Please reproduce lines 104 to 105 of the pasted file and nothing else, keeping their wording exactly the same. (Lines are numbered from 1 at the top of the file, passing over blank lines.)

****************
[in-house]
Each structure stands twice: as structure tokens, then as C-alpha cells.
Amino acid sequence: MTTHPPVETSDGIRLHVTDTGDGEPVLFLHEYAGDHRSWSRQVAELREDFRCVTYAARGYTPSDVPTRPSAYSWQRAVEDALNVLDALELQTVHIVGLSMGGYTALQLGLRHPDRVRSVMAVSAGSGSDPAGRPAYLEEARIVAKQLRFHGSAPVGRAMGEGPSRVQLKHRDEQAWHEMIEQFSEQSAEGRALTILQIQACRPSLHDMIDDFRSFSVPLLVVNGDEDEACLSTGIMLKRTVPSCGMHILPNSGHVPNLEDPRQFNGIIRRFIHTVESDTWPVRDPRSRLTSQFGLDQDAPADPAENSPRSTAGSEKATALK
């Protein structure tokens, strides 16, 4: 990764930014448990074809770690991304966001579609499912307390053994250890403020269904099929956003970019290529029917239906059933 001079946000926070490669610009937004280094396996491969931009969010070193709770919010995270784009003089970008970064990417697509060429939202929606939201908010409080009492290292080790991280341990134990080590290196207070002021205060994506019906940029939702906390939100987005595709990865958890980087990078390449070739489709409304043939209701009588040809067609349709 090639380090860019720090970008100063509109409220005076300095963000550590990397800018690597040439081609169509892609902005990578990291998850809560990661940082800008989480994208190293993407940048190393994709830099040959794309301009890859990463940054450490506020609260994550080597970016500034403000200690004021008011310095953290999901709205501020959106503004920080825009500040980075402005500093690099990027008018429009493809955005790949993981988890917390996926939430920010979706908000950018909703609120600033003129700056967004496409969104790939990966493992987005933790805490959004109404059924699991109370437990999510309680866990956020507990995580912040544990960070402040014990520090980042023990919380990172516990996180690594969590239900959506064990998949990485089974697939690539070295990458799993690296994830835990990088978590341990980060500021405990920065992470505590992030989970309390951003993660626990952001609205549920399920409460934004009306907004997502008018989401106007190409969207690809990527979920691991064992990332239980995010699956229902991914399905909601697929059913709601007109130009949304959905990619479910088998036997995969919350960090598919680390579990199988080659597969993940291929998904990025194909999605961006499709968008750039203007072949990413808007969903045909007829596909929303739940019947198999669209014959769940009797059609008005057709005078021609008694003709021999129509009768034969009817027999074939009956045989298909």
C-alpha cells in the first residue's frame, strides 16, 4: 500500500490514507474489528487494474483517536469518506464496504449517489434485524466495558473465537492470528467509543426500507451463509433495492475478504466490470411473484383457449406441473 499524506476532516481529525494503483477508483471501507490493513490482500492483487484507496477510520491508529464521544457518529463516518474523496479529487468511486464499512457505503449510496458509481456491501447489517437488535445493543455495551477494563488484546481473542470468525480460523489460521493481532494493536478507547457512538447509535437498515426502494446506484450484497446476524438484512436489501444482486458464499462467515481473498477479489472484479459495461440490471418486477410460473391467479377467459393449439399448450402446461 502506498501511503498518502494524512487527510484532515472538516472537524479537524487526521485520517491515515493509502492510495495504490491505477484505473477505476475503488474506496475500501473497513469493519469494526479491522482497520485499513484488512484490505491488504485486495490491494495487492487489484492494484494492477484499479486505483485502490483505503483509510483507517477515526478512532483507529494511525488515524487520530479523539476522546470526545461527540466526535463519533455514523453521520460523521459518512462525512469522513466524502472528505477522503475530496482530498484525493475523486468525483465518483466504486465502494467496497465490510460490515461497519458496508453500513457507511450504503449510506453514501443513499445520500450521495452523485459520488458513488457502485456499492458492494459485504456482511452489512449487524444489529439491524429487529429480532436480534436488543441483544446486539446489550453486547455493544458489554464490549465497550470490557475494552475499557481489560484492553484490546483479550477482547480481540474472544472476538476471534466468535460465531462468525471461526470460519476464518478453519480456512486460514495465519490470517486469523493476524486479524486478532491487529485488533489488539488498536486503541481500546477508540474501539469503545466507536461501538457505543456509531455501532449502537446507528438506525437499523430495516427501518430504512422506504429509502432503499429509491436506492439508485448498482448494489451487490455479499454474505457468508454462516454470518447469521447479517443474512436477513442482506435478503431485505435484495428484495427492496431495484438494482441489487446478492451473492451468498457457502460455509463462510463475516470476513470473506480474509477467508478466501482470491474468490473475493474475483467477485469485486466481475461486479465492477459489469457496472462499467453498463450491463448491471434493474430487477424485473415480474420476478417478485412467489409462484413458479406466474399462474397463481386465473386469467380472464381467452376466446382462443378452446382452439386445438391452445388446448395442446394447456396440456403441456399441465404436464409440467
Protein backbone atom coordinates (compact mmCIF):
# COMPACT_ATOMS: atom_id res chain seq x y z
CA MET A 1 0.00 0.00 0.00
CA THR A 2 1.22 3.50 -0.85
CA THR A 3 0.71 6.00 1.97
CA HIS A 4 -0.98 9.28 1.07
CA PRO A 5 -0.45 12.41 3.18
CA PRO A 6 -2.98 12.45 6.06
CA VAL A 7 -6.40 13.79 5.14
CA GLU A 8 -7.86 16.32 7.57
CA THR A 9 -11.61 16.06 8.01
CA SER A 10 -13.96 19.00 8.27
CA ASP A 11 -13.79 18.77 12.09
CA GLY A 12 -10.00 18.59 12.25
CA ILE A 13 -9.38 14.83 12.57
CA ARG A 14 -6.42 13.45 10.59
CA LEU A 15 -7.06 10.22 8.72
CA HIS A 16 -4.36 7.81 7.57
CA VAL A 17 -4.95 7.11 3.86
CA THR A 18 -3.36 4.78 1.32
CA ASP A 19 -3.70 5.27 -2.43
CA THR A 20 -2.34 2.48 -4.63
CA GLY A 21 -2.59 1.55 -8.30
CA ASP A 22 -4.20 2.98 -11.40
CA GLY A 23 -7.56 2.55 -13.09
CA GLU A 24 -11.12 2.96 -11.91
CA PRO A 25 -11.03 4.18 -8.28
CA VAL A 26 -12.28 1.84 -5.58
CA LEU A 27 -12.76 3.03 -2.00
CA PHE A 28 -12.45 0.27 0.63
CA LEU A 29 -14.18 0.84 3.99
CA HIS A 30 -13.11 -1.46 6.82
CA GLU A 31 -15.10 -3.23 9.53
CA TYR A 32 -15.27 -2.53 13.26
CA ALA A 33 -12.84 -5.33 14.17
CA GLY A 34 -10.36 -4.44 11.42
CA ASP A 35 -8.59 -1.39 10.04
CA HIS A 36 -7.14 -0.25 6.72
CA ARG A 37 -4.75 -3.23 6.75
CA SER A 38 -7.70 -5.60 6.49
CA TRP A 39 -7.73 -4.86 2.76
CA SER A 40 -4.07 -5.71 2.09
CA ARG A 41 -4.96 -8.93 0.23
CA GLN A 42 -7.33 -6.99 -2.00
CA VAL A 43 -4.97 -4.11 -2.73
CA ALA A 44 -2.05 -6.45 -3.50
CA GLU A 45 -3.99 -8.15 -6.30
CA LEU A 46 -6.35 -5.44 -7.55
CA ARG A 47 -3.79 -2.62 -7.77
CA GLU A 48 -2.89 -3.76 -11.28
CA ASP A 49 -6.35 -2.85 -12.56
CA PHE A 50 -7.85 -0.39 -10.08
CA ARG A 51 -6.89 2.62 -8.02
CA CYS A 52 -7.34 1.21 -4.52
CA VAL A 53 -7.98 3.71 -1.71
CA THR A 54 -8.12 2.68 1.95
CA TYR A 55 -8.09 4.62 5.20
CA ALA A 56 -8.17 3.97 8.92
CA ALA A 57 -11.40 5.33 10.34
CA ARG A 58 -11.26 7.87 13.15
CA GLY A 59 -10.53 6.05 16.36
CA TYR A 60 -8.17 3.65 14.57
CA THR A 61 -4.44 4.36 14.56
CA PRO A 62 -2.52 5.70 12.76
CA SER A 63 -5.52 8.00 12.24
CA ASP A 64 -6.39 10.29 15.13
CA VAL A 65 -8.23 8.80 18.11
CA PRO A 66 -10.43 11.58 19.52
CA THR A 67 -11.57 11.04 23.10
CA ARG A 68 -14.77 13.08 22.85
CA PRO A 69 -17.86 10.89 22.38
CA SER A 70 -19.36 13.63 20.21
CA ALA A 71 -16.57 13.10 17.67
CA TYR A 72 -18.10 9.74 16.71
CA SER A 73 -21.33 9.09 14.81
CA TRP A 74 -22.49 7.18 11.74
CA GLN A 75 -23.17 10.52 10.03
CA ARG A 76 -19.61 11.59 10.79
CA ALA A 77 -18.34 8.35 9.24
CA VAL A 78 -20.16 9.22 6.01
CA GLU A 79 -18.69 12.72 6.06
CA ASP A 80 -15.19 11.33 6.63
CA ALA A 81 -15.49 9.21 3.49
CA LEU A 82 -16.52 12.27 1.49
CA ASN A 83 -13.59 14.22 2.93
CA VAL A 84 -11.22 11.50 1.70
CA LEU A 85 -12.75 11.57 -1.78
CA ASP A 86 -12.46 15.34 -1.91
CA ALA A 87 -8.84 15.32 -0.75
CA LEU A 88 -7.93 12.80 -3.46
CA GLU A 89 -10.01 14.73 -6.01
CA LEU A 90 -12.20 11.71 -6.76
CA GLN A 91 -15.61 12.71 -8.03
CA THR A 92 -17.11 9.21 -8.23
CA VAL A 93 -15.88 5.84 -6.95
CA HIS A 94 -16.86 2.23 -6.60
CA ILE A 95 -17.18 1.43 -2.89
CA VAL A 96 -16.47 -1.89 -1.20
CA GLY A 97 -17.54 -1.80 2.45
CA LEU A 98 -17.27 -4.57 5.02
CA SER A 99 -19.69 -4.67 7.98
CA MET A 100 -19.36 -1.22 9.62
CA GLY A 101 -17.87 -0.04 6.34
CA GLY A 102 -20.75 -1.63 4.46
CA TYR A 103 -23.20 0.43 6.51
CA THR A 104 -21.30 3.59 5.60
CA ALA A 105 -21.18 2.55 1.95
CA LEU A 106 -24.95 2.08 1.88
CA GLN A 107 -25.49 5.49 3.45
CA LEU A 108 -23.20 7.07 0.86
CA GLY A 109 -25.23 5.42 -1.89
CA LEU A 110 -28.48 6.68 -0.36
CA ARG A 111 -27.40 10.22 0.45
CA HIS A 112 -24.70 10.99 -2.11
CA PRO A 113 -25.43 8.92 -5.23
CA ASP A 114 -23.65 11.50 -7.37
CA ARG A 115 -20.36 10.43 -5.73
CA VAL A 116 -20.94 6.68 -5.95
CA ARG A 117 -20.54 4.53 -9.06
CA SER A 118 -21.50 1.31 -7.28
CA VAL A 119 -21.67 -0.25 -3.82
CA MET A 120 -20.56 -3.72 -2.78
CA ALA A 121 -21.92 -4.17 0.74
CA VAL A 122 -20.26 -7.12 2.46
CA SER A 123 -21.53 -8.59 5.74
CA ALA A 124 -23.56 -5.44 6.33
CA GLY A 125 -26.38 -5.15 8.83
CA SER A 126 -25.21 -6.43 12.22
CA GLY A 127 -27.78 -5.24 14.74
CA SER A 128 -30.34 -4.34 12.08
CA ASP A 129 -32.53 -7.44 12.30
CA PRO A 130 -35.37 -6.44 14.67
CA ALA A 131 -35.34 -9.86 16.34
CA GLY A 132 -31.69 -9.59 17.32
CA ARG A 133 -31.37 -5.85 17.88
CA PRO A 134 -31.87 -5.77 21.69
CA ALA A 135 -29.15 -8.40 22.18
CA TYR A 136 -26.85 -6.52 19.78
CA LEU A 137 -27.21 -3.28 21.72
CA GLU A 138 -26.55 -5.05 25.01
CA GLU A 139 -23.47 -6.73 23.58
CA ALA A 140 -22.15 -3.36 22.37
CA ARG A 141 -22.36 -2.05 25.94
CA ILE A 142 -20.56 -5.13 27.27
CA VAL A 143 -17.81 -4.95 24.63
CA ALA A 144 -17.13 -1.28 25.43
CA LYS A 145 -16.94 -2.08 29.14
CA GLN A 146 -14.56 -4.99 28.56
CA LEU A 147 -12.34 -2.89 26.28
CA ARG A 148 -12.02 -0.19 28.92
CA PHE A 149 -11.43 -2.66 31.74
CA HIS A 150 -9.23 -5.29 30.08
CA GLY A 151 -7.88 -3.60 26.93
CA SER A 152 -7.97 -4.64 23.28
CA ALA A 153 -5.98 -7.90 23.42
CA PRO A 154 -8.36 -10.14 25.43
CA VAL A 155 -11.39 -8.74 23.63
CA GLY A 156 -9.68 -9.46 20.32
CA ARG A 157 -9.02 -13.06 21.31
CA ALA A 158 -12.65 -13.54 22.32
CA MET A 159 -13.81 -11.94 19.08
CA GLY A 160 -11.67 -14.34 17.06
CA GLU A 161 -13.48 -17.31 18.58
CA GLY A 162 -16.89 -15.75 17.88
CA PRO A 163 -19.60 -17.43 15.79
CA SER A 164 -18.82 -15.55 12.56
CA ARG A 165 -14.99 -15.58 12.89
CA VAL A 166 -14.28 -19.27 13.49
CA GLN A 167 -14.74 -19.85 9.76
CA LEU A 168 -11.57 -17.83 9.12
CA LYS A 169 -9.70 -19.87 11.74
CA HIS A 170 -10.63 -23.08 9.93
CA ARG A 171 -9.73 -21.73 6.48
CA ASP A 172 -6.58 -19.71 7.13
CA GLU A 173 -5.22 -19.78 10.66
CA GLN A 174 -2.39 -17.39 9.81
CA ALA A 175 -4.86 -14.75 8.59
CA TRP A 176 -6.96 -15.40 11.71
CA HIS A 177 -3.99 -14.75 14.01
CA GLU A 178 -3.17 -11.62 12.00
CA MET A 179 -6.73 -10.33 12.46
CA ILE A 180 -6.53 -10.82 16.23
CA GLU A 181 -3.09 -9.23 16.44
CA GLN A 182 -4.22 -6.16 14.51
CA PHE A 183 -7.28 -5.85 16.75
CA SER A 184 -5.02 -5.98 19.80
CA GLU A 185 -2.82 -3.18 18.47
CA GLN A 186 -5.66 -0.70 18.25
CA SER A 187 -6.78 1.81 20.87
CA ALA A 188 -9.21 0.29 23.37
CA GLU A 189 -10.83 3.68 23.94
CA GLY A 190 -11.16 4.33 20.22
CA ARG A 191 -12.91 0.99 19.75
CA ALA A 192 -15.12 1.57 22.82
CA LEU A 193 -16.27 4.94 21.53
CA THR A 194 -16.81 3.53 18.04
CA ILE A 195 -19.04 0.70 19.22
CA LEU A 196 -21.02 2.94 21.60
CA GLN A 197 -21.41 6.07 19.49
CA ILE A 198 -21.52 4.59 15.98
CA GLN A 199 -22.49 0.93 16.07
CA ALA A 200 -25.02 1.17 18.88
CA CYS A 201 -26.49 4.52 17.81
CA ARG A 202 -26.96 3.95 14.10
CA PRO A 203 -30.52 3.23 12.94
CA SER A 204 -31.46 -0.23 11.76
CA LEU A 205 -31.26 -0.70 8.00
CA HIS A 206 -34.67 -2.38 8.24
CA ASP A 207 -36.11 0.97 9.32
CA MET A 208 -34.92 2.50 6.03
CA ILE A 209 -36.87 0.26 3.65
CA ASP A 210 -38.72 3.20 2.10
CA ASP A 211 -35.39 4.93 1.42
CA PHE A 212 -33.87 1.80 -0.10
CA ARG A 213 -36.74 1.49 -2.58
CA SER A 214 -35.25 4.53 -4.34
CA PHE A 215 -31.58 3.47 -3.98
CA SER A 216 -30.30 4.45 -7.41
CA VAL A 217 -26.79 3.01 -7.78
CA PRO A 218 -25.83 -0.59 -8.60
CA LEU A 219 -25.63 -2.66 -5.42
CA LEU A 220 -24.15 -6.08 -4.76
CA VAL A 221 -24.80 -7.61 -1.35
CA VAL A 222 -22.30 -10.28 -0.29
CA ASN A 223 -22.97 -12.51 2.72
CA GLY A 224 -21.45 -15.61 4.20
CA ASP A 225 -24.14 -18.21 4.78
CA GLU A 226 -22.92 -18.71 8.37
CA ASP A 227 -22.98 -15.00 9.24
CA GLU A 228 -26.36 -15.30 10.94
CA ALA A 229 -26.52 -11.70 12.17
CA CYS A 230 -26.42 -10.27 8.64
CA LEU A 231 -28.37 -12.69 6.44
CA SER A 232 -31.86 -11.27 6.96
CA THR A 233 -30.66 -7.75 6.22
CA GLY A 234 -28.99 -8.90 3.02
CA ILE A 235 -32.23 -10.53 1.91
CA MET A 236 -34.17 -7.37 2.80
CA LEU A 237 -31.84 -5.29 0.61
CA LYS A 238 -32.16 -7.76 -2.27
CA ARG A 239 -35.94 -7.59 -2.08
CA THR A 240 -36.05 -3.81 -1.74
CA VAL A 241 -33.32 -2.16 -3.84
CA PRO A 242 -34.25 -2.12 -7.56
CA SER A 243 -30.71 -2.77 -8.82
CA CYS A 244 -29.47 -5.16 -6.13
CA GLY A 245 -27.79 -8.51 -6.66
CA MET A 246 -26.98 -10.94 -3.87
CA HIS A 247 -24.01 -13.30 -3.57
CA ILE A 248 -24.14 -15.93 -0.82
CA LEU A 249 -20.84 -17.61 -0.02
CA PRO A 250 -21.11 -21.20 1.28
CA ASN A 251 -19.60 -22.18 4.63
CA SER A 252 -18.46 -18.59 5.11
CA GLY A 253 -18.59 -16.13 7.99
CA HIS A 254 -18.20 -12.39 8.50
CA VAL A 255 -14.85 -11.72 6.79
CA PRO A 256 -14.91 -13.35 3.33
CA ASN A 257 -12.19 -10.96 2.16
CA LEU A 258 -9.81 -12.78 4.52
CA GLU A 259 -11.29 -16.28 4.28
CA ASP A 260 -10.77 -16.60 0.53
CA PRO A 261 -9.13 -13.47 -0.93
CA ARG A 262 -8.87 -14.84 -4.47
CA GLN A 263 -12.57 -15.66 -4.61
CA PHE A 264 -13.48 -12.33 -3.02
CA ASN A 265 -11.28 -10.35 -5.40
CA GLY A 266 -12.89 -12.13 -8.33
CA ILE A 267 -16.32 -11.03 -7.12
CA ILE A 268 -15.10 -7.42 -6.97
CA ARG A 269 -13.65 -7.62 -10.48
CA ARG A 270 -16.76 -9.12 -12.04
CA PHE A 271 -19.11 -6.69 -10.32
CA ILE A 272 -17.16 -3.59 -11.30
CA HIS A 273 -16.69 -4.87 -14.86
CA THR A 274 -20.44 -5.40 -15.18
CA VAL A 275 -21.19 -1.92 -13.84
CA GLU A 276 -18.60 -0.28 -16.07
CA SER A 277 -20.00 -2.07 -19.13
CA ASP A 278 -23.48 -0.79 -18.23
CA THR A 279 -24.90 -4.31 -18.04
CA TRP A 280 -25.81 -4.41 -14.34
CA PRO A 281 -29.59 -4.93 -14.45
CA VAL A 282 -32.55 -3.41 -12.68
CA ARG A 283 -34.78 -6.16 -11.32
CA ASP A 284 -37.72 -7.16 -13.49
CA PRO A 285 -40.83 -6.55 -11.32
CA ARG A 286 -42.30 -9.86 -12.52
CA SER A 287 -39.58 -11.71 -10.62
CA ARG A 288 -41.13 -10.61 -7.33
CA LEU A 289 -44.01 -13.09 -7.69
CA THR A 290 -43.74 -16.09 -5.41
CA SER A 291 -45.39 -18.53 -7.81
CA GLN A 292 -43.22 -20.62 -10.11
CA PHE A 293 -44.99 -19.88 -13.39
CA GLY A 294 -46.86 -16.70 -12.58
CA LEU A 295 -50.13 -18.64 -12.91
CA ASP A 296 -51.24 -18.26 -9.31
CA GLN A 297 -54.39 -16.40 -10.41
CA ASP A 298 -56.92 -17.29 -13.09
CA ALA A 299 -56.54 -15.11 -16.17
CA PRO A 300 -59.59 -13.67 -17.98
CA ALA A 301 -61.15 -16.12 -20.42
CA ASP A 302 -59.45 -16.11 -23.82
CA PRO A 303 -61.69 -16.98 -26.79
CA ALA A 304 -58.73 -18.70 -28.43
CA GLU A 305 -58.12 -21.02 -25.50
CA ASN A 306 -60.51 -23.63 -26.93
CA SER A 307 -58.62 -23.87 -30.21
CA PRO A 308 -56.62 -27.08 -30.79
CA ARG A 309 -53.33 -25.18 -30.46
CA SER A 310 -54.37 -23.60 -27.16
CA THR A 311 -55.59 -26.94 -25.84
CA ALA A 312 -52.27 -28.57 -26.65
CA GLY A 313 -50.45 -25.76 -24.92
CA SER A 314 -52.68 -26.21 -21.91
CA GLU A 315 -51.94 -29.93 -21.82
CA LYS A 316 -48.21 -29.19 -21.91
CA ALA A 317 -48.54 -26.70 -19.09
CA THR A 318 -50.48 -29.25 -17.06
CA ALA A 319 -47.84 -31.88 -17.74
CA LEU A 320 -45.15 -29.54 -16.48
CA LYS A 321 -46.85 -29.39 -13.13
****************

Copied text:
CA GLY A 97 -17.54 -1.80 2.45
CA LEU A 98 -17.27 -4.57 5.02